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Trees that can see

by Timber Press on October 9, 2017

in Natural History

Trees don’t have two eyes like we do, yet they can see. They know how much light is hitting their leaves, and they know the quality of that light, too.

They know if it’s summer or winter by the length of the day, and they know if it’s noon or afternoon by the wavelength of the light. (The noon light is stronger and more direct, while the afternoon light is softened by the additional distance of atmosphere it must travel through when the sun is at a lower angle.) It’s as though the whole plant is covered with millions of tiny eyes—with each photosynthetic cell in each leaf acting as a miniature light receptor. Both animals and plants sense light when specific molecules are triggered by specific light wavelengths. Humans have some of the same receptor molecules that plants have. Red wavelengths? It must be morning or afternoon. Blue wavelengths? It must be midday. Plants respond to these wavelengths and to day lengths, too, by producing various hormones. Days are getting shorter? It’s fall, time to drop the leaves. Midday in summer? Ripen the fruit.

Plants have evolved this incredible sensitivity to light because light is everything to them. Without it they die. Light is a key ingredient in every morsel of their food (sugar made from sunlight, water, and carbon dioxide). We are used to the idea that plants need sunlight, but when we think about that concept more deeply we find that it has many implications. For instance, if the leaves in the top of a tree’s canopy intercepted all the light, no branches or leaves would be needed lower down and our trees would look like green umbrellas. Instead trees have evolved an architecture that allows them to share the light throughout.

And not only does the light sharing go on along a branch, but the branches themselves are arranged so they won’t completely block the light for the branches below. Along a trunk the branches alternate or grow opposite each other, or perhaps even spiral around, but they’re never stacked one immediately above the other like a ladder. Eventually, as a tree grows taller—indeed, as the entire forest gets taller—very little light reaches the leaves on the bottom branches. The tree then gets only a small energetic return from the resources it put into making those leaves. Finally it makes no sense to even have a branch there at all, so the tree stops sending resources to the branch. This process may happen very slowly, but finally the branch dies as a result of the low light, and perhaps in the next windstorm that branch will fall. Many decades of this lead to a tall tree with most branches on the top and very few lower down. We look at trees like these and know they are “forest-grown” trees. They have literally been shaped by light, or the lack of it.

If a tree grows in an environment with abundant light and no shading from other trees, it may be able to keep its branches all the way to the ground. Think of a grand live oak. This phenomenon of trees losing lower branches, or not, depending on light levels, gives us clues to the past. When we see a big tree in the middle of a forest that has large lower branches—living or dead—we can surmise that that tree once grew in the open. Most likely the tree stood in a pasture and shaded field animals, and perhaps field workers, from the harsh sun. In time, for various reasons, the pasture was left ungrazed and unmown and the gentle creep of succession resulted in a forest springing up where none had recently been. After a few decades the grand old pasture tree became a part of the forest, but its lower branches, deprived of light, began their slow decline.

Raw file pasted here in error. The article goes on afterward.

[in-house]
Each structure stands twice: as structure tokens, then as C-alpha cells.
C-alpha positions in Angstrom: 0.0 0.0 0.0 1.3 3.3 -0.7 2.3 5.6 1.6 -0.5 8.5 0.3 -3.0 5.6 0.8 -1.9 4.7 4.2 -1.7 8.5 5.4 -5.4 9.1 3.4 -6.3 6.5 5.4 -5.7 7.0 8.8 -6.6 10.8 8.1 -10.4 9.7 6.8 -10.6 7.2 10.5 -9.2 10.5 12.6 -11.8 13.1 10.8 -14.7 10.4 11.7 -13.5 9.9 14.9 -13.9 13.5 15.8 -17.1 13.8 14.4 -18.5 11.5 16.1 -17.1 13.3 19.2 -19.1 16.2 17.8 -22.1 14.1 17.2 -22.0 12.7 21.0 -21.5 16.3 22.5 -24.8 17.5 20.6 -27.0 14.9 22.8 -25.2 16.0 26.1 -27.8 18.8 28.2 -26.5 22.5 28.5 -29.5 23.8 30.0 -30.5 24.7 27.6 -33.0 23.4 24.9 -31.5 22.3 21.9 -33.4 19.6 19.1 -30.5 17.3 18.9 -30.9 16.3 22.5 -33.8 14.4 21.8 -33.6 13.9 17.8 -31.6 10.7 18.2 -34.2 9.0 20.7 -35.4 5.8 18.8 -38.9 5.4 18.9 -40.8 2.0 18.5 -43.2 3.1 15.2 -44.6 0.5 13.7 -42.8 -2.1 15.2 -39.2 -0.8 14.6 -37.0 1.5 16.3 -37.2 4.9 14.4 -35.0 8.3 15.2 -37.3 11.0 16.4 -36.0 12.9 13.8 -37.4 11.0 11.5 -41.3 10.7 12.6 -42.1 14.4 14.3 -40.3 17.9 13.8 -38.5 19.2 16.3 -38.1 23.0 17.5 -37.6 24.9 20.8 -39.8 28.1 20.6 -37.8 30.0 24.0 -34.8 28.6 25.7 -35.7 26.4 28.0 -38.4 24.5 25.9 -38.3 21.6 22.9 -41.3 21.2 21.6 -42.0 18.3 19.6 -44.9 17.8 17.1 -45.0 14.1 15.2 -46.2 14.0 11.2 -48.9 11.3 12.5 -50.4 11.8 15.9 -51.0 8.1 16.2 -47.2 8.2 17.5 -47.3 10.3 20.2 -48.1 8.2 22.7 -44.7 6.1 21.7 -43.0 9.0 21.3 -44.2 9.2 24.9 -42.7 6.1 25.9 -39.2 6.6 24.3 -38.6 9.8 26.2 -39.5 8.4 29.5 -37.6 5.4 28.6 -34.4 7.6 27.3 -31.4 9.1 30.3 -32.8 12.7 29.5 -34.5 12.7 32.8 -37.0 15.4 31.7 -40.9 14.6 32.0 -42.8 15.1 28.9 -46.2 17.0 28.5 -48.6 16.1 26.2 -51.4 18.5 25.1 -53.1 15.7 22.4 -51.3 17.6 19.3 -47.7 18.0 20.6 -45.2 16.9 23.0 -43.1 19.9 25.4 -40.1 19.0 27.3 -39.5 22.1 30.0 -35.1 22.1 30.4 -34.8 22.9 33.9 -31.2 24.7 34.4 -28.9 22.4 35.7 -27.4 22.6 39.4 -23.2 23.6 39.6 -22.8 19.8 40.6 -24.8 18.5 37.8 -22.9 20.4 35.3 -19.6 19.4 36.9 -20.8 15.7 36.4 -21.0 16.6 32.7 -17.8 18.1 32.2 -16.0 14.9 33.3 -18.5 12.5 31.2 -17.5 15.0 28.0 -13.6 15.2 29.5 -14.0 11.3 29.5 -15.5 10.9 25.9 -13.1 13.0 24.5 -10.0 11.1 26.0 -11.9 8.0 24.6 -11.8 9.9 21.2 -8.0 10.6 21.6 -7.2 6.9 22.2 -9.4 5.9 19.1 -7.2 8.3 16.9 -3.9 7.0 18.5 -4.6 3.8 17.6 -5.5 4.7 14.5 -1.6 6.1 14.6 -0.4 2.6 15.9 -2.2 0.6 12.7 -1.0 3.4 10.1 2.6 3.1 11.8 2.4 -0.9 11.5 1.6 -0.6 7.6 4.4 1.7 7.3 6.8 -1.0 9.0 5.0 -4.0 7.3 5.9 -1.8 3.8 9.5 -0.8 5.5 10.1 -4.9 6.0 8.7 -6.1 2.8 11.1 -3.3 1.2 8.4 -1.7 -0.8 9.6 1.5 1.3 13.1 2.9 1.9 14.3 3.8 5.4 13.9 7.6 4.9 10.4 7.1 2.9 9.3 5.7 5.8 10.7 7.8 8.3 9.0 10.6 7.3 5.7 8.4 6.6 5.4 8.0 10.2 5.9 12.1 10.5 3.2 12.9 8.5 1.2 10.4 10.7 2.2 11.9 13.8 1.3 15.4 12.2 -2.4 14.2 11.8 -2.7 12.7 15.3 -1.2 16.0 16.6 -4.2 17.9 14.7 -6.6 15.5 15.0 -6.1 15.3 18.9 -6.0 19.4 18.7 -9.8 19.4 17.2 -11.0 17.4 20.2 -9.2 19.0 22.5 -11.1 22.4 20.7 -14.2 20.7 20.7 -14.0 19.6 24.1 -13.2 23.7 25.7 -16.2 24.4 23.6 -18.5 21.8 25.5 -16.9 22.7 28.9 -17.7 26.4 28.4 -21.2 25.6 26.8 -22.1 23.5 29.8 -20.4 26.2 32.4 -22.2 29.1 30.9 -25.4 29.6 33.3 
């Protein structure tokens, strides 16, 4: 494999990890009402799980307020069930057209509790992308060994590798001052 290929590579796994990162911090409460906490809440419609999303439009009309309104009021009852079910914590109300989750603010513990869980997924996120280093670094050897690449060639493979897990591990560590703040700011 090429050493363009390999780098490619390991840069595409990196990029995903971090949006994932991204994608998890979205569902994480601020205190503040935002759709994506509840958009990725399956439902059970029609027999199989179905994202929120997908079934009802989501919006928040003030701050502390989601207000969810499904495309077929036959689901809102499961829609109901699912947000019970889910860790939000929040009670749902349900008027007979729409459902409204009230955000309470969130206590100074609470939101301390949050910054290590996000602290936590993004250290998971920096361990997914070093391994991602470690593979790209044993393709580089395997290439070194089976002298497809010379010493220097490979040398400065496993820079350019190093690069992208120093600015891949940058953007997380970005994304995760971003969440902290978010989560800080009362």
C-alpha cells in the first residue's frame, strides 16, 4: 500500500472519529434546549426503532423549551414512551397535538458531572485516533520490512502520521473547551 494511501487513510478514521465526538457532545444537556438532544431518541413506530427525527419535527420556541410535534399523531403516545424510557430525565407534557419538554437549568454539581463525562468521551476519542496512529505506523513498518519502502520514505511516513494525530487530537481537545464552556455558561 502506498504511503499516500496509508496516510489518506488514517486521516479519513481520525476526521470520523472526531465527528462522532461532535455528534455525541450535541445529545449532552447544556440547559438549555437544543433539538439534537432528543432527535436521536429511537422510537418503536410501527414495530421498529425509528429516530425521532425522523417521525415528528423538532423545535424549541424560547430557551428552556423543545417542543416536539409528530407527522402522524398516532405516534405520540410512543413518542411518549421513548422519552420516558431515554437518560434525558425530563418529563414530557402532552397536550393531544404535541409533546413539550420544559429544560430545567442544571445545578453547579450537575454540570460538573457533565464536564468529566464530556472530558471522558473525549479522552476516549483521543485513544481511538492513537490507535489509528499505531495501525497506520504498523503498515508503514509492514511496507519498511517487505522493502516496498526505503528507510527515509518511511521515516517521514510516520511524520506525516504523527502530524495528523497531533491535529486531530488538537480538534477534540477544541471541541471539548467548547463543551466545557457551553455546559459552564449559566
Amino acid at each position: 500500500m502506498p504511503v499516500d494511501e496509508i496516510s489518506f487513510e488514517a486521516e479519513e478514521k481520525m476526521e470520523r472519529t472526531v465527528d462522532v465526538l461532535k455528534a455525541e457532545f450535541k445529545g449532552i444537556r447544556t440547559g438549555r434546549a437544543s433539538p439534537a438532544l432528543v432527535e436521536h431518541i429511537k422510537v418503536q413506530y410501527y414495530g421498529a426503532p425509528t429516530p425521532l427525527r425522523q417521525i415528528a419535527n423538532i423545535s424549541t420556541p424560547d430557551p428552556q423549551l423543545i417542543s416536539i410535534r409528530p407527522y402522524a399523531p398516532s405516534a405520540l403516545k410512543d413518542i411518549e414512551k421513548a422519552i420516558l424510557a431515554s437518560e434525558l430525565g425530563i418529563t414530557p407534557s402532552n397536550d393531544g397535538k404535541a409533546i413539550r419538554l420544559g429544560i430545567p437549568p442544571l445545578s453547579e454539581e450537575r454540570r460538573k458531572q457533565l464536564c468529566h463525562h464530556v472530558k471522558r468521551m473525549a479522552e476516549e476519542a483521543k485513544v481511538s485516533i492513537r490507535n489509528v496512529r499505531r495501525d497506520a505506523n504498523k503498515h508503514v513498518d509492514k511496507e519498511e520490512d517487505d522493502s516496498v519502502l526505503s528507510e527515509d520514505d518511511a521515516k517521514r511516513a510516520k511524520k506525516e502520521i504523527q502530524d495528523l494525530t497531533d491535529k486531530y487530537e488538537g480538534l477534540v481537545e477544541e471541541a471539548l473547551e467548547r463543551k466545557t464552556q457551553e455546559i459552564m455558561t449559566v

Tree people call these wolf trees. Perhaps this term came from the idea that wolves gobble up all the food around them, and foresters saw these trees as gobbling up lots of space that could have been the domain of the tall, thin trees that their mills were built for. In the past it was thought that these trees, like the animals they were named after, should be eliminated. But the wolf trees were oen unmanageable, and so they were left. Many of these ancient ones have been witness to Native American encampments, to the now-extinct passenger pigeon, and to the birth of the United States. Today some of these trees are our largest, oldest, and most beloved. Birds and other animals are found in much greater abundance in these wolf trees than in the ones ready for factory production lines.

Unless you understand the primal urge of trees to grow toward the light, you might be tempted to look at a forest canopy and think that two nearby trees are purposely sharing the space. But when you see as a tree does, you realize that one is avoiding the other tree’s branches because the branch is dark, not light. More buds develop on the sunny side of the plant, so that’s the direction in which it will grow.

Click image for a look inside this book.

Robert Llewellyn’s photographs have been featured in major art exhibits, and more than thirty books currently in print. His book, Empires of the Forest: Jamestown and the Beginning of America, won five national awards in nonfiction and photography, and Washington: The Capital was an official diplomatic gift of the White House and State Department.



Joan Maloof is a scientist, writer, and the founder and director of the Old-Growth Forest network, a nonprofit organization creating a network of forests across the U.S. that will remain forever unlogged and open to the public. She studied plant science at the University of Delaware, environmental science at the University of Maryland Eastern Shore, and ecology at the University of Maryland College Park.



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